I’m often asked by other marketing writers what it takes to be a good white paper writer.
Assuming that excellent writing skills are a given, there are four things that constitute my list of whatÂ is required:
1. Intelligence – (“an aptitude in grasping truths, relationships, facts, meanings, etc.”)
Intelligence as it applies to white papers means your ability to grasp the larger scope and the underlying details of the topic at hand. For example, my background is in the technology field. I am at ease sitting down with an IT manager or other technical expert when the subject pertains to either software, hardware, and/or tech services. But give me a topic in the biotech or medical arena and I willÂ fall apart quicker than a sandcastle in high tide. Customers want to work with a white paper writer that they feel clearlyÂ understands their industry without having to waste a lot of valuable time explaining basic concepts in addition to specific details.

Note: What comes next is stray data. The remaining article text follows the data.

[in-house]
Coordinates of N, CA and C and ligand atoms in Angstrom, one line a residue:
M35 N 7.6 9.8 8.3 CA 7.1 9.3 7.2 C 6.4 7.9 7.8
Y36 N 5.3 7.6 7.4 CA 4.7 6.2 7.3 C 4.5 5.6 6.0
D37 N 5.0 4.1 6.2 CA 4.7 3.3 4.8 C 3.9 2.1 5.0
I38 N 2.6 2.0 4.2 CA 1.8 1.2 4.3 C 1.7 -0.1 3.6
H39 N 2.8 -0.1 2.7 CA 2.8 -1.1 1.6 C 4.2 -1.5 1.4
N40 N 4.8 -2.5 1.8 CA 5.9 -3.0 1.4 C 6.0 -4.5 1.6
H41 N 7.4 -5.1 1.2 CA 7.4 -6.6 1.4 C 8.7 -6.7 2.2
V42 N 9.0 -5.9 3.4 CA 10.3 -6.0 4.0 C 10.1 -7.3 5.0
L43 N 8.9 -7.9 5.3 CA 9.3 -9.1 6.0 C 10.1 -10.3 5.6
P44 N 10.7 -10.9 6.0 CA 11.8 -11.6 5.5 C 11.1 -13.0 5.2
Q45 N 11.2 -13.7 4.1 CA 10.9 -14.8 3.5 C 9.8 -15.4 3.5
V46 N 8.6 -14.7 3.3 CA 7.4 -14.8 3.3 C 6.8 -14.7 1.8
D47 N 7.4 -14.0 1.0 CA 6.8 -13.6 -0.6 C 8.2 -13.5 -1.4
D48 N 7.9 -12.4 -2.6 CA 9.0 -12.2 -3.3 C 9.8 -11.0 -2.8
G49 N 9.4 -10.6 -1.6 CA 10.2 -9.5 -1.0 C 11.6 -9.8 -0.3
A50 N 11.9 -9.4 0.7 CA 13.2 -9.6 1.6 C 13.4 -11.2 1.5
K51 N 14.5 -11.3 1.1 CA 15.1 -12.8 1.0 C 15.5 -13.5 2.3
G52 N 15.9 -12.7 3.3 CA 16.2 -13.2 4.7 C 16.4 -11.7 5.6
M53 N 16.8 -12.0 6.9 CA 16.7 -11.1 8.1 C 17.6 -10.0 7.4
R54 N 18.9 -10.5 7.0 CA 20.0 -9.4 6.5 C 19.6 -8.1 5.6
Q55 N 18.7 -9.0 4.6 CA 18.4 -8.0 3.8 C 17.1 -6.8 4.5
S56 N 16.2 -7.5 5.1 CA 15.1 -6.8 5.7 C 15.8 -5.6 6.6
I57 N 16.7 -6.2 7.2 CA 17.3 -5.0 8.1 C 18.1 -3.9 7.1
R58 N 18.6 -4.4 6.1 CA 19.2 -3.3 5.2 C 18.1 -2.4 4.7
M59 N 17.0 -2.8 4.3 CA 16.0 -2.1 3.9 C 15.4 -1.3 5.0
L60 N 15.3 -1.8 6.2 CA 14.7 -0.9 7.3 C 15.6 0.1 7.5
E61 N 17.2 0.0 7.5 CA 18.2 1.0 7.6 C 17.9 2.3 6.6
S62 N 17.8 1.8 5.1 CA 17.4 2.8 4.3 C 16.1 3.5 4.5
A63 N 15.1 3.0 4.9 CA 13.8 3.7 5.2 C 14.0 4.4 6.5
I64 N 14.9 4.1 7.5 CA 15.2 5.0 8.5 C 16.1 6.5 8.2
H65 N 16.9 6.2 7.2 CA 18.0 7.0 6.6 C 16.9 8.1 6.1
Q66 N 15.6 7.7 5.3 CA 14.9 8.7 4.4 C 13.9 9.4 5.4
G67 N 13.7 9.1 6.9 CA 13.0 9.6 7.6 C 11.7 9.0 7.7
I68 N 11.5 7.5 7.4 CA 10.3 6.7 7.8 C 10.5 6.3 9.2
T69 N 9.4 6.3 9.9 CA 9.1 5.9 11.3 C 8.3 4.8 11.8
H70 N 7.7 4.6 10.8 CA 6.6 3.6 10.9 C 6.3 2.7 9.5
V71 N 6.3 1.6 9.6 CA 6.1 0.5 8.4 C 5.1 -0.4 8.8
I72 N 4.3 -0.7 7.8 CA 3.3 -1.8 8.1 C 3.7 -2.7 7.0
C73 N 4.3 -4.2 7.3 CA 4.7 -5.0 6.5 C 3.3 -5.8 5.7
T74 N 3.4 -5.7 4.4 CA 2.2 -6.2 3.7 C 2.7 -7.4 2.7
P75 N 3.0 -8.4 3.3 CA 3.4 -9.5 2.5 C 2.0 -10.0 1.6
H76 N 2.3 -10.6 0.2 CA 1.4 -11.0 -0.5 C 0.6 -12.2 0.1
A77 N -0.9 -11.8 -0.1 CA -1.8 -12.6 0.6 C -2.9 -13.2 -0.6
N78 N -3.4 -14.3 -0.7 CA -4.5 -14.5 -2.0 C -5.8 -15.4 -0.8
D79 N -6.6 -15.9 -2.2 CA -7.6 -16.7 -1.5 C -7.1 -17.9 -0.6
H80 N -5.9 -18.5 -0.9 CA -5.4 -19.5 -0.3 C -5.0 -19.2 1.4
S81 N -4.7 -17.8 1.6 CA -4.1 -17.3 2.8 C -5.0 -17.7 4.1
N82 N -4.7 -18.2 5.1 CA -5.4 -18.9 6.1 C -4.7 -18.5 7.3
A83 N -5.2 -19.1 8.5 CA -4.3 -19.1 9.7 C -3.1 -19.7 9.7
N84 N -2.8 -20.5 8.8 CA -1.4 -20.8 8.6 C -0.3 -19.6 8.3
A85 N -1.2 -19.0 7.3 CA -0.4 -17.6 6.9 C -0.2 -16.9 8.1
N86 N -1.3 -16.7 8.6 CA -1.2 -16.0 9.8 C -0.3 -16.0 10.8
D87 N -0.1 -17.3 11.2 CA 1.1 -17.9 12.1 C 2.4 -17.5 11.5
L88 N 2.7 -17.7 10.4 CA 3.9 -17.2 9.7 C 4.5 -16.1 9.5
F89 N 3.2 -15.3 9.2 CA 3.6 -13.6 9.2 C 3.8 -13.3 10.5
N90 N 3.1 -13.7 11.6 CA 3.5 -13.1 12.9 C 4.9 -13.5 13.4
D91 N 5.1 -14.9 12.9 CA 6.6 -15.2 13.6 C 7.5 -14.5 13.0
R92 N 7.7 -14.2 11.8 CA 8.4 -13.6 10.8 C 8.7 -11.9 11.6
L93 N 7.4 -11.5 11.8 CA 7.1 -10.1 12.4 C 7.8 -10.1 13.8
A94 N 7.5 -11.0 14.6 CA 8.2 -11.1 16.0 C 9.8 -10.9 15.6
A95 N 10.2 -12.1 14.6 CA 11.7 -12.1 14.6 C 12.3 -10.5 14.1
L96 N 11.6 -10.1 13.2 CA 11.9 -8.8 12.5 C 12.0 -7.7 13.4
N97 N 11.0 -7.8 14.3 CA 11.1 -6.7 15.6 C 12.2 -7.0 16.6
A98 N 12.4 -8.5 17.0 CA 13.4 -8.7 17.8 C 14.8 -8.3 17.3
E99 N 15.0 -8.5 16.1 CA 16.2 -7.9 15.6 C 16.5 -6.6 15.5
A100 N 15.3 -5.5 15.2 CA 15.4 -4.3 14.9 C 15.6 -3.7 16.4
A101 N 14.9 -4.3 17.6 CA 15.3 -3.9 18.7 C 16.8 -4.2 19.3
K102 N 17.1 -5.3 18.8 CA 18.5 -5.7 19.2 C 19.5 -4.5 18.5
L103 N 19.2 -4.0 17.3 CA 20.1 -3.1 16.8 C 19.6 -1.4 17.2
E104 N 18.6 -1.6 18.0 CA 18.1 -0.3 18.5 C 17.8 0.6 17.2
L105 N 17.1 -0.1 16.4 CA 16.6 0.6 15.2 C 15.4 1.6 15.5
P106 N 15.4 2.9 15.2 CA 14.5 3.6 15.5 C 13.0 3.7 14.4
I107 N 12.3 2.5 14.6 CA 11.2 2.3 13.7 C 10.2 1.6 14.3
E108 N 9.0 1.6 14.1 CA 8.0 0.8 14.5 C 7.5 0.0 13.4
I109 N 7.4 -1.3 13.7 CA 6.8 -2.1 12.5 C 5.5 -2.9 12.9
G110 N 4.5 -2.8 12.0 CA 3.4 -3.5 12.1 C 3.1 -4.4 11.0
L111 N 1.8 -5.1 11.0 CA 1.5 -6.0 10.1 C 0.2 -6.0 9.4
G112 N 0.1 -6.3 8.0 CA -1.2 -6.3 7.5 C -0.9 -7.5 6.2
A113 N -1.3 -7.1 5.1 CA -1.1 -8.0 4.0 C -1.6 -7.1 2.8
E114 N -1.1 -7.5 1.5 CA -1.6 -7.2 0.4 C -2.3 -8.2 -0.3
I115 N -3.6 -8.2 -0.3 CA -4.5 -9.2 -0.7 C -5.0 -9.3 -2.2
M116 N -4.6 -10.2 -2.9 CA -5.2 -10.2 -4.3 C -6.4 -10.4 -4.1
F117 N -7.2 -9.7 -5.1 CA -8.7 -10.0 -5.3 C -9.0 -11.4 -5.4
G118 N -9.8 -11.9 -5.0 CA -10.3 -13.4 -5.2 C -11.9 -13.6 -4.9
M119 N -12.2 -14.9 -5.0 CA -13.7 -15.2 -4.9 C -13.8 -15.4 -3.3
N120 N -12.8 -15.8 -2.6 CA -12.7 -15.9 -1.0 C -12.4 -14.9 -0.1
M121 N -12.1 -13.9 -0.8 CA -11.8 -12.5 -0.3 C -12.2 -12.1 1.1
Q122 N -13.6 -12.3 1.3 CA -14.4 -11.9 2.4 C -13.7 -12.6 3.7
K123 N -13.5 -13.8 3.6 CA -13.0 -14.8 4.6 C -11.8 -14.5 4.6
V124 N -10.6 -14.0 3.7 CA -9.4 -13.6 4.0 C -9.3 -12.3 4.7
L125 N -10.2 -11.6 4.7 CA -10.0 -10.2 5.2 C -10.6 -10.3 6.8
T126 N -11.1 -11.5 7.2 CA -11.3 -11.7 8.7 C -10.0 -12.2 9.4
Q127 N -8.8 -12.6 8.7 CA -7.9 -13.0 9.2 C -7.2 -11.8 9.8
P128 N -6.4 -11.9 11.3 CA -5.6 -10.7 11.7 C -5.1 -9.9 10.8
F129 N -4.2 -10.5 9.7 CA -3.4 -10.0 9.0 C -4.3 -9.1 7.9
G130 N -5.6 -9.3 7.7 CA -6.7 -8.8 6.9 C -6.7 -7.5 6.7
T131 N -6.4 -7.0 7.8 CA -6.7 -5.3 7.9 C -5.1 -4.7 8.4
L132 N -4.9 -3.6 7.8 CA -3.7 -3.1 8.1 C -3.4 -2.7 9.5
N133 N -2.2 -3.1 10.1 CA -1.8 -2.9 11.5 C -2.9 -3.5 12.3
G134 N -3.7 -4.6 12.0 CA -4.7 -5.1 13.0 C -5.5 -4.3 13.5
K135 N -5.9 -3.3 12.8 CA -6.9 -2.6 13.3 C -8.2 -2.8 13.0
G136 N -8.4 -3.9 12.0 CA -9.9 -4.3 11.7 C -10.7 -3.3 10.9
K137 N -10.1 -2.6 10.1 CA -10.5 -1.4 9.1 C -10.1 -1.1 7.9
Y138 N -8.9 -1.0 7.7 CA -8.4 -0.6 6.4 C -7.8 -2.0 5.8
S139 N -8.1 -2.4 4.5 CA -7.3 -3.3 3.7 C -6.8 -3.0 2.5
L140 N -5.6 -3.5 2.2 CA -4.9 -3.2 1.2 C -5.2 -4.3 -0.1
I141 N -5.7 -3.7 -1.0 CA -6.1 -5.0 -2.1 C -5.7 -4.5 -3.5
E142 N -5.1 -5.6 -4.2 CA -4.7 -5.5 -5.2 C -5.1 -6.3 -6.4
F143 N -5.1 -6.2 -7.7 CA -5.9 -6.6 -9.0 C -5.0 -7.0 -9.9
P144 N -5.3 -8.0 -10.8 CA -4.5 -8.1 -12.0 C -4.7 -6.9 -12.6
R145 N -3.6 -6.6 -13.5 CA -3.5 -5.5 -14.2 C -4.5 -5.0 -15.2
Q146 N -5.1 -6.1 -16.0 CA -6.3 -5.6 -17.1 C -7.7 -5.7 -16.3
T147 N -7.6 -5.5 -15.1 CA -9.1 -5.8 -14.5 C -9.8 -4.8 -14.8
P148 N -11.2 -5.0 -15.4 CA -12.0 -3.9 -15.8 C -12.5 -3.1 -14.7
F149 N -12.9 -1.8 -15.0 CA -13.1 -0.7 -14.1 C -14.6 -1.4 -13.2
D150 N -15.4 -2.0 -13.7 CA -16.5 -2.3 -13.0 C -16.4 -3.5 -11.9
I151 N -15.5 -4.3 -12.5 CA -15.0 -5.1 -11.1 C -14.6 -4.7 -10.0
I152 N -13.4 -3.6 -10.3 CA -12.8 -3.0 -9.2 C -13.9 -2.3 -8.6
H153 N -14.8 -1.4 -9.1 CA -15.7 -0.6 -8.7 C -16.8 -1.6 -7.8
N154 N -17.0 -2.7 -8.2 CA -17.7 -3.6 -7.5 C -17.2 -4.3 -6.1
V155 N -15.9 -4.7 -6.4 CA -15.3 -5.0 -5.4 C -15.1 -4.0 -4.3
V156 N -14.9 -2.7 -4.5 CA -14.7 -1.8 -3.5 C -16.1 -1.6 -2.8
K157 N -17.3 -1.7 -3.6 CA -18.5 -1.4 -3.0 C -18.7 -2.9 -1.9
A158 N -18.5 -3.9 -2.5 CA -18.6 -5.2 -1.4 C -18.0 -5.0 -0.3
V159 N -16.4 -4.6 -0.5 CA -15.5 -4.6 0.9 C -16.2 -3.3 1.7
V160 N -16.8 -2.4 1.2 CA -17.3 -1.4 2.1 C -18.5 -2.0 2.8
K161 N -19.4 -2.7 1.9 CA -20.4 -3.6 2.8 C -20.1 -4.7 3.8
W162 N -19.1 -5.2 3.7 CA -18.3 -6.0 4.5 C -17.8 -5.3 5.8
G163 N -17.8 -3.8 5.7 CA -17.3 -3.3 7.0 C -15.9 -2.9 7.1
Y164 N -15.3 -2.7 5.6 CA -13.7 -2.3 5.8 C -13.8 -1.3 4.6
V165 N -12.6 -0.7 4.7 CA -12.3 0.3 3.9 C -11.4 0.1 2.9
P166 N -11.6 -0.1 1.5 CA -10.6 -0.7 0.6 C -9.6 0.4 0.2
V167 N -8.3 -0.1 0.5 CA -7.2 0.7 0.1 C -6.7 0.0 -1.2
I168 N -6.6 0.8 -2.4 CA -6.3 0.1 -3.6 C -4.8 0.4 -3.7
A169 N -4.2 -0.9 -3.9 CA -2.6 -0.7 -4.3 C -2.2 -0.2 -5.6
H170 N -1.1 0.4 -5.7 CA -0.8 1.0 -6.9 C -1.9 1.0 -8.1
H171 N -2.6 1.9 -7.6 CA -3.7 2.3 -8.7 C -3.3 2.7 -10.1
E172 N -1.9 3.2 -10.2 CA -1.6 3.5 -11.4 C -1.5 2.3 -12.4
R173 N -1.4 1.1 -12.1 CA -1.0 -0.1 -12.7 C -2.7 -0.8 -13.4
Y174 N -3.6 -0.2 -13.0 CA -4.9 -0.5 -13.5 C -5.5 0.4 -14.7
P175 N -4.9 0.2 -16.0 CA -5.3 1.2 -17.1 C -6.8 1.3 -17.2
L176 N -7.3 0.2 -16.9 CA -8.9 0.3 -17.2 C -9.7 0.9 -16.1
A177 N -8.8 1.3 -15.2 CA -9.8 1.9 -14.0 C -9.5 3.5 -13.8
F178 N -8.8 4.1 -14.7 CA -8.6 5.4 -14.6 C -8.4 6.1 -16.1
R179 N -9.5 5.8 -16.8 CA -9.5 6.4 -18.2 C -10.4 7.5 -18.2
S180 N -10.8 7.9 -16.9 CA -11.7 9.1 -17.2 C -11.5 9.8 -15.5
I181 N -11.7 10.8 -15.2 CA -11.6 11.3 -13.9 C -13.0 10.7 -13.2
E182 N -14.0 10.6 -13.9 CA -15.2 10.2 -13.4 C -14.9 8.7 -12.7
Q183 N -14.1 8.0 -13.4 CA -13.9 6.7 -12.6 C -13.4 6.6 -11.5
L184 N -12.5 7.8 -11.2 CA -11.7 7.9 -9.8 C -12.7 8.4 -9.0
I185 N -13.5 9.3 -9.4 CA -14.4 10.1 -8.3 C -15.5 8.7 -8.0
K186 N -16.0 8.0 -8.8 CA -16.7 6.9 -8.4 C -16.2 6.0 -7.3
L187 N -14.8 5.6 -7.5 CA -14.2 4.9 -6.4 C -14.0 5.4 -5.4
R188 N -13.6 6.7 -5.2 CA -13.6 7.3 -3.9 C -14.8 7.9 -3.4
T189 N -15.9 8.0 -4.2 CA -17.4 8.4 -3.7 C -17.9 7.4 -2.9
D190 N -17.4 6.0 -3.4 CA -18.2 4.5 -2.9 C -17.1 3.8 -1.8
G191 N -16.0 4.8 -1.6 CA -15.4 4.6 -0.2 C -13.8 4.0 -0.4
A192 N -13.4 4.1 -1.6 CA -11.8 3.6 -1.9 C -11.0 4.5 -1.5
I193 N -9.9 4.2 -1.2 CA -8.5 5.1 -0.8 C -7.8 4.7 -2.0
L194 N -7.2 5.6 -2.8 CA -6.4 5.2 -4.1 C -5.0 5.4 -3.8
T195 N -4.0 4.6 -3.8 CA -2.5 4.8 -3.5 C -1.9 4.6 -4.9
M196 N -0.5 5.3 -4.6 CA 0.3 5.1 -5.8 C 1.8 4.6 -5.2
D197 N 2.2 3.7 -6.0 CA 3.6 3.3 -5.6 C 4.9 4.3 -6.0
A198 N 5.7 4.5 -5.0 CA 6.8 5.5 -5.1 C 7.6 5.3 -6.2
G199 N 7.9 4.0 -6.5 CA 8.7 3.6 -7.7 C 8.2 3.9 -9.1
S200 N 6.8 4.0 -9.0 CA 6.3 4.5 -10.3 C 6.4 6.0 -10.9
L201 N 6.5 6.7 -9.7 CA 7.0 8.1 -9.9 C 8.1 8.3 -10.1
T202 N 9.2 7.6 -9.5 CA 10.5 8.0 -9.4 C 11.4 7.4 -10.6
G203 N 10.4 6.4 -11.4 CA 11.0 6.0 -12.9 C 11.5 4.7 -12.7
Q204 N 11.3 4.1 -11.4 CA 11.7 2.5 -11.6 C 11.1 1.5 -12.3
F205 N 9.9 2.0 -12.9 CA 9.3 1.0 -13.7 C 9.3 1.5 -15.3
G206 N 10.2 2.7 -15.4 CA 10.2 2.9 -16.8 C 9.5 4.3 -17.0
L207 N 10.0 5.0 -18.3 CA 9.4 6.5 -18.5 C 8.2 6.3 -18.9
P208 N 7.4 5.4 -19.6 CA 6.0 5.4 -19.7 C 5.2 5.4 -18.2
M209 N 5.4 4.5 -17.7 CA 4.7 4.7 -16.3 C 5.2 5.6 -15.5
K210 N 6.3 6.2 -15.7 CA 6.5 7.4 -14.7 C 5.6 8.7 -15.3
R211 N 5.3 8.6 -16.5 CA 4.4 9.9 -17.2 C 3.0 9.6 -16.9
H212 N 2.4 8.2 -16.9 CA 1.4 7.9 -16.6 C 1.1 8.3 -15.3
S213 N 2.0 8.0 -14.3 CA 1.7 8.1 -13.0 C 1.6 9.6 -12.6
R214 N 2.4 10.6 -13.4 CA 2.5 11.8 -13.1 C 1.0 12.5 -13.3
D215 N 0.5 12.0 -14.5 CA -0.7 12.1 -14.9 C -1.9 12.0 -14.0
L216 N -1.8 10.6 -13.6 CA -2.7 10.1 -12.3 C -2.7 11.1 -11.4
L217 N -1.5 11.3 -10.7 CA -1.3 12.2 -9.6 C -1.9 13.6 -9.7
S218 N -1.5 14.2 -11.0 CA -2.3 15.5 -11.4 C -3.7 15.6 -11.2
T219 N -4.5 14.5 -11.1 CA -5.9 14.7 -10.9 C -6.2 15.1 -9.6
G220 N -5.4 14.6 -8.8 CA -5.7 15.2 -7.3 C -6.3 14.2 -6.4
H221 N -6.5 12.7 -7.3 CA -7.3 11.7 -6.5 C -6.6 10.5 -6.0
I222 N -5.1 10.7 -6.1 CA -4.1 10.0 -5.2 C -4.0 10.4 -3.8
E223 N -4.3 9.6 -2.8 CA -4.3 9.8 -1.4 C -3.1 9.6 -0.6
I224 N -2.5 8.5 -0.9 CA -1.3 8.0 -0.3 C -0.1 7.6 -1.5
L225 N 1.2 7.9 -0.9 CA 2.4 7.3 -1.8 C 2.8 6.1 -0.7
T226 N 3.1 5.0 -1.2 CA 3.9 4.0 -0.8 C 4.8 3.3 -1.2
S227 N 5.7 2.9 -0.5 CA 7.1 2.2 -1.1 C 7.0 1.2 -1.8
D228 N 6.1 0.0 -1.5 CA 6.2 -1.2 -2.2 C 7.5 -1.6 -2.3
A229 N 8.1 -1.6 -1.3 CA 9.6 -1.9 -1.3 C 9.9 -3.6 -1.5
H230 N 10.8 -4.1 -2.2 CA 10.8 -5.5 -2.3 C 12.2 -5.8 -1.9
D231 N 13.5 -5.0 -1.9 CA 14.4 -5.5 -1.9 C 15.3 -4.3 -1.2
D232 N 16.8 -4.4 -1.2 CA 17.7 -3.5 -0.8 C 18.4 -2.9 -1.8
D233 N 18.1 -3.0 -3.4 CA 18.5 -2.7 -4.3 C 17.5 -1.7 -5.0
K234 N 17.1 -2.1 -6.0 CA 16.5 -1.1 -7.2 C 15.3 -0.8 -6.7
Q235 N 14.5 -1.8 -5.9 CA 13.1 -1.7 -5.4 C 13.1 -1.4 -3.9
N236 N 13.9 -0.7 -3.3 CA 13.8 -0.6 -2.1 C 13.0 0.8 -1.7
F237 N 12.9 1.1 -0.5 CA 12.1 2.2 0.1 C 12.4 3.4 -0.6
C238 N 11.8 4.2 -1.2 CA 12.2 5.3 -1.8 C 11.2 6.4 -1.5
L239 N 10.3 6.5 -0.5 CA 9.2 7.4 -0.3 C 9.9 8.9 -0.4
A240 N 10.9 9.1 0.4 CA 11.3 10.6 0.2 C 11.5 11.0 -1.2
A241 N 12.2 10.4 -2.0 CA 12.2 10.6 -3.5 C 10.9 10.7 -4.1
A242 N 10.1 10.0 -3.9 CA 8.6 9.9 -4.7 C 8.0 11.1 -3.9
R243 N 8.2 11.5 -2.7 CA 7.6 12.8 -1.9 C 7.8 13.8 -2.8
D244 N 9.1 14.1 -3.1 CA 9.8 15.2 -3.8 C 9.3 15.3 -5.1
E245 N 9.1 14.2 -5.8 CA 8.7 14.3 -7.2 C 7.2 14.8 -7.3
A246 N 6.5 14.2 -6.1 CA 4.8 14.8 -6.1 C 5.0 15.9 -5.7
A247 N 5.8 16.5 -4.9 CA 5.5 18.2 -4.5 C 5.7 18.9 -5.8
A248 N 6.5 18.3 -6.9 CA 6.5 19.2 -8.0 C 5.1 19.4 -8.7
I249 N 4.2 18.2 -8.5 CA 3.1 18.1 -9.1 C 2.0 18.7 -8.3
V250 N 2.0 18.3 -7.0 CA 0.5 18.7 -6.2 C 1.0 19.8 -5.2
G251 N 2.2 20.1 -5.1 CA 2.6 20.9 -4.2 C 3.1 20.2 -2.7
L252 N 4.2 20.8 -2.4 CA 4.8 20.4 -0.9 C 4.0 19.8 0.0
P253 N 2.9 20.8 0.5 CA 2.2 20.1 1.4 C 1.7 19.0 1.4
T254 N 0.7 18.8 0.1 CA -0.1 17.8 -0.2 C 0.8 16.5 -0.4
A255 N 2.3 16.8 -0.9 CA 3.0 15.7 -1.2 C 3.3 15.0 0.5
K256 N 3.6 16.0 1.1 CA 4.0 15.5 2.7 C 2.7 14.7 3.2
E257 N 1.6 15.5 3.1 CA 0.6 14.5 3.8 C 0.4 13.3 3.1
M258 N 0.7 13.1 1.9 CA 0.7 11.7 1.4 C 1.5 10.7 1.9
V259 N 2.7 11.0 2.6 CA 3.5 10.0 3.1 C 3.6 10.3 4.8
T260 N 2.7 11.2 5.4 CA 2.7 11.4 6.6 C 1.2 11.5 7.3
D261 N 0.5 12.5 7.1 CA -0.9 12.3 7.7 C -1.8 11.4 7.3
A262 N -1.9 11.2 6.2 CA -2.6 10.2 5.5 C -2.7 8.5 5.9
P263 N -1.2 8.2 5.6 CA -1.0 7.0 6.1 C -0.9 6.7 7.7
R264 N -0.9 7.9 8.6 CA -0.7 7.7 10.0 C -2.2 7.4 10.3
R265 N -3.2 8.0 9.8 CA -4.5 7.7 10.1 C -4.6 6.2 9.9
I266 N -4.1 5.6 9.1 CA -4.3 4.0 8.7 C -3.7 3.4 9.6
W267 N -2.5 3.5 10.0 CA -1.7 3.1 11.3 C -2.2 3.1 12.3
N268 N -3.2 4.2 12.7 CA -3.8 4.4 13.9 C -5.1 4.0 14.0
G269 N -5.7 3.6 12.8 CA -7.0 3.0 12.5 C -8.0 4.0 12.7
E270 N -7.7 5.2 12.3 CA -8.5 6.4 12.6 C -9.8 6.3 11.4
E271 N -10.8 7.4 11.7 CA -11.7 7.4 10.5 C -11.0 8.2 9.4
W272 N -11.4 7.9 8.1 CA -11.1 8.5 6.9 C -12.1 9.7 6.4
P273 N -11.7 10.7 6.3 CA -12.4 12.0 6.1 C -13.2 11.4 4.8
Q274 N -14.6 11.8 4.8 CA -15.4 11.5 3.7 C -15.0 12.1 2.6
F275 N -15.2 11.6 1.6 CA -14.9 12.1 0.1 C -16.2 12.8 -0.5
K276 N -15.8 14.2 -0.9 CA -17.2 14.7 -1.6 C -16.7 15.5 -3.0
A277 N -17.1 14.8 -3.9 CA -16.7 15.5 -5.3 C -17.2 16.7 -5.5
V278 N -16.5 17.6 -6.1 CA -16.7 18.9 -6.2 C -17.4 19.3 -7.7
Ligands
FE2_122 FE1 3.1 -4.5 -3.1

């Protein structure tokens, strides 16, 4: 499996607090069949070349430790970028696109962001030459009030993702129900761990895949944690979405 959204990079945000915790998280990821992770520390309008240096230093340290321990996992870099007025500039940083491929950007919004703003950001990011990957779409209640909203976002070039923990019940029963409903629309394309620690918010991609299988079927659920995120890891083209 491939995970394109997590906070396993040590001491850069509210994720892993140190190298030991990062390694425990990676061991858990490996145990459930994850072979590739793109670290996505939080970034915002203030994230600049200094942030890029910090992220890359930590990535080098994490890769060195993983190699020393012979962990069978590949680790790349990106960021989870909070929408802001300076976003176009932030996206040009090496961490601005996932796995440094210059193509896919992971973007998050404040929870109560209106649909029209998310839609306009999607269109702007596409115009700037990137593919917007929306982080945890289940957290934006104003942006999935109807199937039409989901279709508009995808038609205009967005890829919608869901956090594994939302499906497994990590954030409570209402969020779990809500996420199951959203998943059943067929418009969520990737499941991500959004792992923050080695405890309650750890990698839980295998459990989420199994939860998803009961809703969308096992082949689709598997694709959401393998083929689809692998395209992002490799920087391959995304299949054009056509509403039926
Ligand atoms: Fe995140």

2. Coherence – (“logical interconnection; overall sense or understandability”)
I call this part a “left brain/right brain” capability. Coherence means having the ability to sit down with a technical professional, understand what they are saying, and translate that information into text that a common business person can understand. Since it is often unclear exactly who the reader of each white paper will be, a good writer must tailor the content not only to a reader that may be completely unfamiliar with the subject, but also those who have a keen knowledge without alienating either one in the process.
3. Organization – (“to form a whole consisting of interdependent or coordinated parts”)
IÂ compare organization to building a cobblestone path between two locations. Which stone is most appropriate with each placement. Which one goes before and after the next. What will your path look like when you are finished? Straight? Curvy? Crooked?